The below video swept across the internet this week, attracting a wave of support on social media as well as a skeptical backlash against the charity responsible for producing it, Invisible Children.
By Thursday, the YouTube video had been viewed almost 60 million times, while Kony had become the number one trending topic worldwide on Twitter.
She added: “I’ve been to Uganda and Congo and been to the International Criminal Court myself and spoken with the chief prosecutor about the case and he’s the one that we all want to see in jail so I think it’s great that more people are talking about it.”
“He’s an extraordinarily horrible human being who, you know…his time has come and it’s lovely to see that young people are raising up as well.”
The film has had its share of supporters and detractors.
Jacob Acaye, the child at the centre of the film, who was taken prisoner by Kony’s LRA in 2002, said: “Until now the war that was going on has been a silent war. People did not really know about it.
“Now what was happening in Gulu is still going on elsewhere in the Central African Republic and in Congo. What about the people who are suffering over there? They are going through what we were going through.”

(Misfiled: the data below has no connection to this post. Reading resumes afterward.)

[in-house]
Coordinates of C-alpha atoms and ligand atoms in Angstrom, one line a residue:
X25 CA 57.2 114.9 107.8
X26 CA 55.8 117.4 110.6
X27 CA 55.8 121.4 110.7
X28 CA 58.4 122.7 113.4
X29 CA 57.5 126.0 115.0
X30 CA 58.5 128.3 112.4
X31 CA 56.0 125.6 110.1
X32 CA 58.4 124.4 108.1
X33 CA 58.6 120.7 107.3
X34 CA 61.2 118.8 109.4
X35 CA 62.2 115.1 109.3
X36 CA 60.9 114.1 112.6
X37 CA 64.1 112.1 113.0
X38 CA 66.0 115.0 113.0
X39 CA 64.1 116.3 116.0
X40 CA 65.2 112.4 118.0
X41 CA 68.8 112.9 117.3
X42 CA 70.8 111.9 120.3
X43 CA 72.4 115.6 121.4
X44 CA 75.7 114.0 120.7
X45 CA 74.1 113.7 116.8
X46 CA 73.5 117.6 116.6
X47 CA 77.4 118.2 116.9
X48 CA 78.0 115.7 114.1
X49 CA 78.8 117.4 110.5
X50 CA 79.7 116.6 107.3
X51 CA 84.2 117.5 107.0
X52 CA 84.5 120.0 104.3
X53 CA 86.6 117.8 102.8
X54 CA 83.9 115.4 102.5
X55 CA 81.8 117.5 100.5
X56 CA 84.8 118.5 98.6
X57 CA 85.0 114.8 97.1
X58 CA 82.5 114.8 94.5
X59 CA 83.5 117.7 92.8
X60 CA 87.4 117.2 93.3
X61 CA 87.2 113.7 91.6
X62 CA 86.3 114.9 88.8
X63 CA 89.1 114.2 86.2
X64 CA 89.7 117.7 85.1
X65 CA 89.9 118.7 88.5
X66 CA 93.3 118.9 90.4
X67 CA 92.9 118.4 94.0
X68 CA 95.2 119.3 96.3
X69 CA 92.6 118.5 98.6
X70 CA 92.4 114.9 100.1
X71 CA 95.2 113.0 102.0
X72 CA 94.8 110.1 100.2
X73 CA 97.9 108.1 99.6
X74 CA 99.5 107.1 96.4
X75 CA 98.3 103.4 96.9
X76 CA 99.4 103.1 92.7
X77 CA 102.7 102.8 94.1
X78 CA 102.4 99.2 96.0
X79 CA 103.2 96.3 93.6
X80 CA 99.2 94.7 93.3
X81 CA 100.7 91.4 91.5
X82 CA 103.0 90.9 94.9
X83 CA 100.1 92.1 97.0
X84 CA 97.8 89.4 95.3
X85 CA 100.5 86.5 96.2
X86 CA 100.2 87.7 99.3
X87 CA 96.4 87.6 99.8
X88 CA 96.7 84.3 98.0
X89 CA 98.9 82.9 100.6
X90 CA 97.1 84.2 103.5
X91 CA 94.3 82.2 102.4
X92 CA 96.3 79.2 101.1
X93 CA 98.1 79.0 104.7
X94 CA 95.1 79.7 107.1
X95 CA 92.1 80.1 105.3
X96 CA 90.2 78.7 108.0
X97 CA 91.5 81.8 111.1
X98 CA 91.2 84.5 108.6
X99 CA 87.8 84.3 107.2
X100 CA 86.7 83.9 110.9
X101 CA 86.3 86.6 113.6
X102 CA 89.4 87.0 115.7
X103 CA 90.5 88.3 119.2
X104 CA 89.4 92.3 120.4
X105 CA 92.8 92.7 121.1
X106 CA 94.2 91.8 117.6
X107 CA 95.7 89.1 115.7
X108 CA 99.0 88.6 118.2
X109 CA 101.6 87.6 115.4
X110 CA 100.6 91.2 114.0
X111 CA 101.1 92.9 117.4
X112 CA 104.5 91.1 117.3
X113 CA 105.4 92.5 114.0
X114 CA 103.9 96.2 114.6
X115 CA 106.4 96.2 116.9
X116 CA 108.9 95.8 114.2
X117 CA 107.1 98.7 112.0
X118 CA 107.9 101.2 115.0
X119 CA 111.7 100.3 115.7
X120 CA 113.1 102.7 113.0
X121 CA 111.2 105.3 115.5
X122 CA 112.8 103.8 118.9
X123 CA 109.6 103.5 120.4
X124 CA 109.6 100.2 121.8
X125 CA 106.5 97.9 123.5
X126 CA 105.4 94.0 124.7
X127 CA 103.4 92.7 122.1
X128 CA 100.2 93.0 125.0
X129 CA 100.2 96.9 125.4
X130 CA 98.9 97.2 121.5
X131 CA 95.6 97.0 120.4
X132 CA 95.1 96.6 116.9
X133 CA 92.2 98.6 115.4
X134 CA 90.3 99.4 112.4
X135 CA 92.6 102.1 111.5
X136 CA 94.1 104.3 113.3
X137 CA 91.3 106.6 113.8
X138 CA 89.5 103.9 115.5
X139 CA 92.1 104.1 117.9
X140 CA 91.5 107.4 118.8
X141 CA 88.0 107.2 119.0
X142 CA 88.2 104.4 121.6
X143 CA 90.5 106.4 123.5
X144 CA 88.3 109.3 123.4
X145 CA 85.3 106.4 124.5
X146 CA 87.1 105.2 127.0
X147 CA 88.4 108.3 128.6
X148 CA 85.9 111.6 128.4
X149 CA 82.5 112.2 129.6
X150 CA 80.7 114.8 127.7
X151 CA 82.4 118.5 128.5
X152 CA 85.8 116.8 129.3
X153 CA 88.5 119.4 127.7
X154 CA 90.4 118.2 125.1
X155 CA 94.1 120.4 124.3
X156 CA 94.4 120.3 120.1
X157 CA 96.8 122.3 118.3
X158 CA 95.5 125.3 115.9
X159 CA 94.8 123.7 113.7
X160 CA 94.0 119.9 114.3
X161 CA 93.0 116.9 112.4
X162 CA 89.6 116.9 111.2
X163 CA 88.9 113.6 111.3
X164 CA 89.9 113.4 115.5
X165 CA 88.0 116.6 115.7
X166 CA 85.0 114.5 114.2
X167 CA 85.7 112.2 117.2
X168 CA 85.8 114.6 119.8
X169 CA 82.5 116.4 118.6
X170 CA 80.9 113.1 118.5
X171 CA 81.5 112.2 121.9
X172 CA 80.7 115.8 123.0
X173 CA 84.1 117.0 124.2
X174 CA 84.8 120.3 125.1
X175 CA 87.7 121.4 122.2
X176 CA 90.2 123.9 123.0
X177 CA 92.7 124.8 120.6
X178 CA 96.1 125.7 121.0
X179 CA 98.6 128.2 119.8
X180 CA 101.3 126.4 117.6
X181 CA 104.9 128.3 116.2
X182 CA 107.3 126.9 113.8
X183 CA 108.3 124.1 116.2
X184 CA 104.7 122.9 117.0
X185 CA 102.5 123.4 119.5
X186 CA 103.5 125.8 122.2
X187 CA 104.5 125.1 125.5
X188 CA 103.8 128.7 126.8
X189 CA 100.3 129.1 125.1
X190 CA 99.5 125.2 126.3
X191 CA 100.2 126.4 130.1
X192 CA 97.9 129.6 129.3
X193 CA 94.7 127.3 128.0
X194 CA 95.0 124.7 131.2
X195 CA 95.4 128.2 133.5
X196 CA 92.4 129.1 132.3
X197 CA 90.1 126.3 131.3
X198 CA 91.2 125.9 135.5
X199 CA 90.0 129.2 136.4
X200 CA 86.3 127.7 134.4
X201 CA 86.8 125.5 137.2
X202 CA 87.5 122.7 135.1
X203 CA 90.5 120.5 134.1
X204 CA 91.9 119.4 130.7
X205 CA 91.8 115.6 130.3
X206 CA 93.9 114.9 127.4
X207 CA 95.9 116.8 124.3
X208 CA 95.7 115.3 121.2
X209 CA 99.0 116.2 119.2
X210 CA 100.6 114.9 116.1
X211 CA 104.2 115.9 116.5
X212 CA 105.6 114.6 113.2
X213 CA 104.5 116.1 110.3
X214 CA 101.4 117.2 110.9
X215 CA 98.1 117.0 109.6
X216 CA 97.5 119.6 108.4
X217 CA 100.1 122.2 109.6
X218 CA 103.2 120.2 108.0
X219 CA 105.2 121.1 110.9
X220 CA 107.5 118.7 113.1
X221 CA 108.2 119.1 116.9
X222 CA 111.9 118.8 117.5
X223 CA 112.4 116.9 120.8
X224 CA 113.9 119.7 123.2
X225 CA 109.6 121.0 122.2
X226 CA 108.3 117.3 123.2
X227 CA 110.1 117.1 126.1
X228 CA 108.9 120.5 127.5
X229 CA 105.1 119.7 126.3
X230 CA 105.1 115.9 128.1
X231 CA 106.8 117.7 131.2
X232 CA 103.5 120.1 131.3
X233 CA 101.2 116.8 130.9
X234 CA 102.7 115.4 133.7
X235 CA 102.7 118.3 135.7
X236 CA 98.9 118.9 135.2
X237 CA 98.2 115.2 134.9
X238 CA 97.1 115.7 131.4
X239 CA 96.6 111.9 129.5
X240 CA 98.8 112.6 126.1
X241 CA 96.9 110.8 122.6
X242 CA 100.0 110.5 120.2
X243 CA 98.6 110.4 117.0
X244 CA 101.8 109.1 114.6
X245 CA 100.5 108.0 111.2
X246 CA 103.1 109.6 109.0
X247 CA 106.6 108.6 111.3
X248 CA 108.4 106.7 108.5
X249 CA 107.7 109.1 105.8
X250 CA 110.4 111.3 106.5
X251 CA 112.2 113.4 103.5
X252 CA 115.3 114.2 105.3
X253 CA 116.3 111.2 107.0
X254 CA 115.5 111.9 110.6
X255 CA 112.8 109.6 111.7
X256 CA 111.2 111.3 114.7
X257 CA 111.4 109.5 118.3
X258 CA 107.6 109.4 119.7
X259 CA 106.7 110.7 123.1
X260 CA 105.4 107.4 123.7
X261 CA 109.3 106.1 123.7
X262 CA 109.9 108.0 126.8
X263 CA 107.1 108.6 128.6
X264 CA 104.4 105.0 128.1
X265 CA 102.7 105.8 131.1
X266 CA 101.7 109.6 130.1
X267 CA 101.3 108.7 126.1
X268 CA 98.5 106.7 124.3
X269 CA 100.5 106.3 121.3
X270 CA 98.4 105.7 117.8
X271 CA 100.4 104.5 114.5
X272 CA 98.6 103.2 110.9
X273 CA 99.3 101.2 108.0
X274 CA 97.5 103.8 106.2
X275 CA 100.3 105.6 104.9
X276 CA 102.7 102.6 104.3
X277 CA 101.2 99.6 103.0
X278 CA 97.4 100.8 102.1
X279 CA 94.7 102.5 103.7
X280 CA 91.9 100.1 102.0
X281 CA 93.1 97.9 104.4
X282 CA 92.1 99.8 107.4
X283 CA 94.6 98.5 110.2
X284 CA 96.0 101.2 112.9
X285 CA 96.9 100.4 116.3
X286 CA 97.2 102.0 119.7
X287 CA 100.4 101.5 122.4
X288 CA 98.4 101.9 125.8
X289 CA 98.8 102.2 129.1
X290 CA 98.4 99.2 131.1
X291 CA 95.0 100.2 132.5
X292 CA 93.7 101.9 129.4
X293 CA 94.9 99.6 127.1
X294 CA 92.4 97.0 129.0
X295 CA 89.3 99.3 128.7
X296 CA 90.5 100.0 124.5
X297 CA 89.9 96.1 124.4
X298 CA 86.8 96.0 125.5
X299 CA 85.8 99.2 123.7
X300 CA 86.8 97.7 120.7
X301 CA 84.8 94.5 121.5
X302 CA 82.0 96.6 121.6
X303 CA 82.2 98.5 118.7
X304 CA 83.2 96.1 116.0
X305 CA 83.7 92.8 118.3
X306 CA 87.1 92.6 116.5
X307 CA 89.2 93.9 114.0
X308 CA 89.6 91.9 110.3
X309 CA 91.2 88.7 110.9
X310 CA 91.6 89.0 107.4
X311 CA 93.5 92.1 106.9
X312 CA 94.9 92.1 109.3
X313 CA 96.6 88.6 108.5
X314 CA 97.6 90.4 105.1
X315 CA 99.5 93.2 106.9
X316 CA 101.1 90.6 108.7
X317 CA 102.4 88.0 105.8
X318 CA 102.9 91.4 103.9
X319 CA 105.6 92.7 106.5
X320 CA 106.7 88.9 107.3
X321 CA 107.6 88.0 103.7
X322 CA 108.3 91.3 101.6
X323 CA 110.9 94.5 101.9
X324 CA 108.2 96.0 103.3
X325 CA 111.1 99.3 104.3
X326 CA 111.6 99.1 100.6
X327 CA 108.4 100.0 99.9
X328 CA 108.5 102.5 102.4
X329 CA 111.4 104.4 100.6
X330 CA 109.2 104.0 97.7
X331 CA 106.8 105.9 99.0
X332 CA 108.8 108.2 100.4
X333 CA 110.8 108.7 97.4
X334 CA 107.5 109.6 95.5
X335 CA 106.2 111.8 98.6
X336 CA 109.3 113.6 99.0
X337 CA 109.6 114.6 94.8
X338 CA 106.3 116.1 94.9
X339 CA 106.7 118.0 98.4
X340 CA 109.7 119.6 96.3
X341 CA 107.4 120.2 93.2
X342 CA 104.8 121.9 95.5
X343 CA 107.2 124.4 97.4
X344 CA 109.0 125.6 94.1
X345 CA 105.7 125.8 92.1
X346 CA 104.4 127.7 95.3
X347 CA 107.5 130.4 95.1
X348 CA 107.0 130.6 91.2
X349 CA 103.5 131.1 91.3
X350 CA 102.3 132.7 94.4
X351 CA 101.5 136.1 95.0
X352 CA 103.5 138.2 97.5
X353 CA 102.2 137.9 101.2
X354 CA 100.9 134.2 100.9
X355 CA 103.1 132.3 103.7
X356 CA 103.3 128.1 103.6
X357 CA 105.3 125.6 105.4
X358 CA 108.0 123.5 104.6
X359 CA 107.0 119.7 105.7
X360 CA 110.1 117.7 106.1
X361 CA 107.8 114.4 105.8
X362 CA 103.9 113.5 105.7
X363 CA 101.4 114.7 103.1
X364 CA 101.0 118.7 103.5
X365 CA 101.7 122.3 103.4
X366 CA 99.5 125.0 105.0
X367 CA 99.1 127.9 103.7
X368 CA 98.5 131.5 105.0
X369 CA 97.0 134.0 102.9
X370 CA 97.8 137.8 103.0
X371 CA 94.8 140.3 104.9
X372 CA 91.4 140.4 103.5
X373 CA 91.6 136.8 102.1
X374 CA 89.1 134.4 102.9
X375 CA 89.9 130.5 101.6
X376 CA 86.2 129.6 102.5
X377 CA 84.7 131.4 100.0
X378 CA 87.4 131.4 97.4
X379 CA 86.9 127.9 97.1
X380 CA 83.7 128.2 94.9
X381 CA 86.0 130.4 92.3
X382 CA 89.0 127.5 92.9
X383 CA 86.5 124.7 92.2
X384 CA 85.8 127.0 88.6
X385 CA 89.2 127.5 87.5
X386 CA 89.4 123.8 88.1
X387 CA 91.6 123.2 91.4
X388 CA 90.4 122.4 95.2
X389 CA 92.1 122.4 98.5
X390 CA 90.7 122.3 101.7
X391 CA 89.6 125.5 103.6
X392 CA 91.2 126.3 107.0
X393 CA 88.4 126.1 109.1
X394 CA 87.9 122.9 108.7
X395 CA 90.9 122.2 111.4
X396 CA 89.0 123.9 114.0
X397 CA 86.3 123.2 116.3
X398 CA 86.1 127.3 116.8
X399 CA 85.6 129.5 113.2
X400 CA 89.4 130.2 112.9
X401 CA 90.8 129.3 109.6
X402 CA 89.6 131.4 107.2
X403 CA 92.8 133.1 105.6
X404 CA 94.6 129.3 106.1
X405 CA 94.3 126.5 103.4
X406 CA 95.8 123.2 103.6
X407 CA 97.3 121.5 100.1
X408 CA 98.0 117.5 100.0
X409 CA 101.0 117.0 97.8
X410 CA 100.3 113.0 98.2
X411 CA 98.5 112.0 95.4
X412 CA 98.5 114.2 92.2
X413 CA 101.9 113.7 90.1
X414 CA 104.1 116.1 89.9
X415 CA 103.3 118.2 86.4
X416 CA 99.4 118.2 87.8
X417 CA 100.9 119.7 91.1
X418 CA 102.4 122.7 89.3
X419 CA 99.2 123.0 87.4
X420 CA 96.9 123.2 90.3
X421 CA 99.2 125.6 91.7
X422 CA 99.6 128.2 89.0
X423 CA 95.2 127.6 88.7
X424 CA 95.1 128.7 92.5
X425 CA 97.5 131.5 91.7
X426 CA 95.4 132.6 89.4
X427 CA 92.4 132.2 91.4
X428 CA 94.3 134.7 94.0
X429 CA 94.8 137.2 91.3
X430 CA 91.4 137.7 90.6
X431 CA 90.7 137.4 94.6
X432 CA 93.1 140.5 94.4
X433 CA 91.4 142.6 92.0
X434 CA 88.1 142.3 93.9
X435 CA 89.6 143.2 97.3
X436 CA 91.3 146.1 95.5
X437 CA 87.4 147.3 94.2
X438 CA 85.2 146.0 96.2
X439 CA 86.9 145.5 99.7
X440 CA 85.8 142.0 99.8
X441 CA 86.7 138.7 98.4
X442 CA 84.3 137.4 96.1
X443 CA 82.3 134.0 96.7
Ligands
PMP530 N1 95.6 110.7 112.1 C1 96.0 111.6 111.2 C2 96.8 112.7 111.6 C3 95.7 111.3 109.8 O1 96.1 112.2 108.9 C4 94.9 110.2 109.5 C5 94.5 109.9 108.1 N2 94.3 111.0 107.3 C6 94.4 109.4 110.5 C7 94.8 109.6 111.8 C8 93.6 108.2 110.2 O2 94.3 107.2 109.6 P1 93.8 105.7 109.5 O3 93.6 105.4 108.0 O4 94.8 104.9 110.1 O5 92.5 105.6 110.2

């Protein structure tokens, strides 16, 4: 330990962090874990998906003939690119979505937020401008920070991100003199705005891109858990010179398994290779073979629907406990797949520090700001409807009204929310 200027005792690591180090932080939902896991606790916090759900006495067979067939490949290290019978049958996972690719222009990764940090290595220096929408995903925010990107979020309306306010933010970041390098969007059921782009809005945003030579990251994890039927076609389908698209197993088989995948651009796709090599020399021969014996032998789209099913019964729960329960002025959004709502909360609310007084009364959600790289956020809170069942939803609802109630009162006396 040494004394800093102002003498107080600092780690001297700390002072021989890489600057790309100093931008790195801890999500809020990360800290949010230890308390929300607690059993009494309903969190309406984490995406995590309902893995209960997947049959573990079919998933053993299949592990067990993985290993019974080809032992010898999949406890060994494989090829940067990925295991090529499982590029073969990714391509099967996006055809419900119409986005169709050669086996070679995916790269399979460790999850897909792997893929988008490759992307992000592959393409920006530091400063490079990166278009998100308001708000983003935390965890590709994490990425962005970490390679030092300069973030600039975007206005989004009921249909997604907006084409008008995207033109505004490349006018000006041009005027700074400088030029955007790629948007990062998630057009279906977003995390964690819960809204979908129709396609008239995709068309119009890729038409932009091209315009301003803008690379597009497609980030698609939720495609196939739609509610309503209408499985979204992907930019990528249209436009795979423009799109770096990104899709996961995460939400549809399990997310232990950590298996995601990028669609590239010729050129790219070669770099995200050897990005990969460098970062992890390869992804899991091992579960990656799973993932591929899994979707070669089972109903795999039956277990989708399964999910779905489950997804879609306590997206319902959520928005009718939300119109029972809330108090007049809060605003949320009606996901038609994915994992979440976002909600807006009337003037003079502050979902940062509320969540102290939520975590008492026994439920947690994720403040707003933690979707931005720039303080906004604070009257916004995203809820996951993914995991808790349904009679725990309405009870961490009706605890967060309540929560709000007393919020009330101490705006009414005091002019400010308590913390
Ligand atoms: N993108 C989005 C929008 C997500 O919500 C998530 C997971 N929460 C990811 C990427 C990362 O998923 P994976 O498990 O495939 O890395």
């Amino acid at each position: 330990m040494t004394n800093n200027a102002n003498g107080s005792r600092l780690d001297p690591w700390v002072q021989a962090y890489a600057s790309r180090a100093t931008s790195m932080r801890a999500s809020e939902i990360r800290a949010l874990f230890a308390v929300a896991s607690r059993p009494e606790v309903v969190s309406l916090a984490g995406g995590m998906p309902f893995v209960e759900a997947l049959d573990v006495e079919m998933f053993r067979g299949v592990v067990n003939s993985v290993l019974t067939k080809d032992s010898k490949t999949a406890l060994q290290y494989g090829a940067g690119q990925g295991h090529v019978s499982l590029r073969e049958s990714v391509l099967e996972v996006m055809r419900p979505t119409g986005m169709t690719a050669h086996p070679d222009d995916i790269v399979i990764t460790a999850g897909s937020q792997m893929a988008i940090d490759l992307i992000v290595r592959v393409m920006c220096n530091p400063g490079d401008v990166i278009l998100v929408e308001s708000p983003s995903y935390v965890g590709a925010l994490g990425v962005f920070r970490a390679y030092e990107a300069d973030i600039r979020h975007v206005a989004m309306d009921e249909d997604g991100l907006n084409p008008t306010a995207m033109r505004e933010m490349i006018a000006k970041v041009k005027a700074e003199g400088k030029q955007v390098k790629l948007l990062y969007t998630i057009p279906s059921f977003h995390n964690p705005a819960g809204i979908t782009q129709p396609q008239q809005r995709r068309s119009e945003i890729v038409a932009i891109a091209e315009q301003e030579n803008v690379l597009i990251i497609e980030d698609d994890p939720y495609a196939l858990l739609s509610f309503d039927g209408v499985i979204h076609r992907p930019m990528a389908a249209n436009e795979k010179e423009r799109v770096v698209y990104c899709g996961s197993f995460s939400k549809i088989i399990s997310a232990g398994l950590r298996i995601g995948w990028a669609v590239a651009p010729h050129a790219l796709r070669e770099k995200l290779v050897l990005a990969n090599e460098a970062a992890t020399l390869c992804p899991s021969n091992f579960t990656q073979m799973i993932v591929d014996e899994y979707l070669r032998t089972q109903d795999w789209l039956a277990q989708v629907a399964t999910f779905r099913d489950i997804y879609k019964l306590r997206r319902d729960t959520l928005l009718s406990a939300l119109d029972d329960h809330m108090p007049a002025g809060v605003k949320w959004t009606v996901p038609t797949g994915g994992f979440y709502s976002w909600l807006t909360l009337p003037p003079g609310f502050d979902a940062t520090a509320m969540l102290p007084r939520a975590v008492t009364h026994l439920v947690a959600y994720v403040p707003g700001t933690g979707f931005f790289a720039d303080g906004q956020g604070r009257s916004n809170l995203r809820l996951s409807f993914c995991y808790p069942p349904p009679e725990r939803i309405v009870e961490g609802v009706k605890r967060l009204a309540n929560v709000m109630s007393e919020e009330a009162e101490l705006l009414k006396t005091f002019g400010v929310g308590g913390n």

The Obama adminsitration also congratulated the “hundreds of thousands of Americans who have mobilised to this unique crisis of conscience.”
Critics argue Kony and his diminishing troops, many of them kidnapped child soldiers, fled northern Uganda six years ago and are now spread across the jungles of neighbouring countries.
“What that video says is totally wrong, and it can cause us more problems than help us,” said Dr Beatrice Mpora, director of Kairos, a community health organisation in Gulu, a town that was once the centre of the rebels’ activities.
“There has not been a single soul from the LRA here since 2006. Now we have peace, people are back in their homes, they are planting their fields, they are starting their businesses. That is what people should help us with.”